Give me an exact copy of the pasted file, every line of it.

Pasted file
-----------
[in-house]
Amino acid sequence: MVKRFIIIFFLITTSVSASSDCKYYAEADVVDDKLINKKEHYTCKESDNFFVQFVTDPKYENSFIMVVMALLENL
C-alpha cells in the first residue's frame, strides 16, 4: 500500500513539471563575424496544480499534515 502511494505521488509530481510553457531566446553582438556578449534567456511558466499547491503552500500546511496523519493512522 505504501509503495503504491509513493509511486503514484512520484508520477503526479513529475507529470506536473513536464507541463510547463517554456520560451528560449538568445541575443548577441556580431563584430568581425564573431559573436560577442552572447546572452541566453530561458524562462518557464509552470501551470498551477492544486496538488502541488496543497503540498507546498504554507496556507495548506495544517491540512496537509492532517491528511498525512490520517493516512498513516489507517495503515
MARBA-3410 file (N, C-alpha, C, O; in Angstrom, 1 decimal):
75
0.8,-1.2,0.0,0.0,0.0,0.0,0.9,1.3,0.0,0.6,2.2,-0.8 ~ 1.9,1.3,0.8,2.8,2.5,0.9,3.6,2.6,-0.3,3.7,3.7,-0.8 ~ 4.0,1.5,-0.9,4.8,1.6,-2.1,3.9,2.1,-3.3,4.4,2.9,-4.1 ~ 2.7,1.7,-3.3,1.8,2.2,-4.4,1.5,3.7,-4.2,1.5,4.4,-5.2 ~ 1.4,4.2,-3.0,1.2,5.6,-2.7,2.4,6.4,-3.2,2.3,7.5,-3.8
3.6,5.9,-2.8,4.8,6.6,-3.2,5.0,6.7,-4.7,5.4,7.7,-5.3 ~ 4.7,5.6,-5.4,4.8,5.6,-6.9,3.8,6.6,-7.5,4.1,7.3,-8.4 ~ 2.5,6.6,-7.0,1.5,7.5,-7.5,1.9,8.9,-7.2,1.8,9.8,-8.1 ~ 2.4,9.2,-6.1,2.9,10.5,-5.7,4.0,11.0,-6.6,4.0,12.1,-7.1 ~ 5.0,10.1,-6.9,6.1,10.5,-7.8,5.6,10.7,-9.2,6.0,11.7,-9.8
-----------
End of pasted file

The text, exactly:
[in-house]
Amino acid sequence: MVKRFIIIFFLITTSVSASSDCKYYAEADVVDDKLINKKEHYTCKESDNFFVQFVTDPKYENSFIMVVMALLENL
C-alpha cells in the first residue's frame, strides 16, 4: 500500500513539471563575424496544480499534515 502511494505521488509530481510553457531566446553582438556578449534567456511558466499547491503552500500546511496523519493512522 505504501509503495503504491509513493509511486503514484512520484508520477503526479513529475507529470506536473513536464507541463510547463517554456520560451528560449538568445541575443548577441556580431563584430568581425564573431559573436560577442552572447546572452541566453530561458524562462518557464509552470501551470498551477492544486496538488502541488496543497503540498507546498504554507496556507495548506495544517491540512496537509492532517491528511498525512490520517493516512498513516489507517495503515
MARBA-3410 file (N, C-alpha, C, O; in Angstrom, 1 decimal):
75
0.8,-1.2,0.0,0.0,0.0,0.0,0.9,1.3,0.0,0.6,2.2,-0.8 ~ 1.9,1.3,0.8,2.8,2.5,0.9,3.6,2.6,-0.3,3.7,3.7,-0.8 ~ 4.0,1.5,-0.9,4.8,1.6,-2.1,3.9,2.1,-3.3,4.4,2.9,-4.1 ~ 2.7,1.7,-3.3,1.8,2.2,-4.4,1.5,3.7,-4.2,1.5,4.4,-5.2 ~ 1.4,4.2,-3.0,1.2,5.6,-2.7,2.4,6.4,-3.2,2.3,7.5,-3.8
3.6,5.9,-2.8,4.8,6.6,-3.2,5.0,6.7,-4.7,5.4,7.7,-5.3 ~ 4.7,5.6,-5.4,4.8,5.6,-6.9,3.8,6.6,-7.5,4.1,7.3,-8.4 ~ 2.5,6.6,-7.0,1.5,7.5,-7.5,1.9,8.9,-7.2,1.8,9.8,-8.1 ~ 2.4,9.2,-6.1,2.9,10.5,-5.7,4.0,11.0,-6.6,4.0,12.1,-7.1 ~ 5.0,10.1,-6.9,6.1,10.5,-7.8,5.6,10.7,-9.2,6.0,11.7,-9.8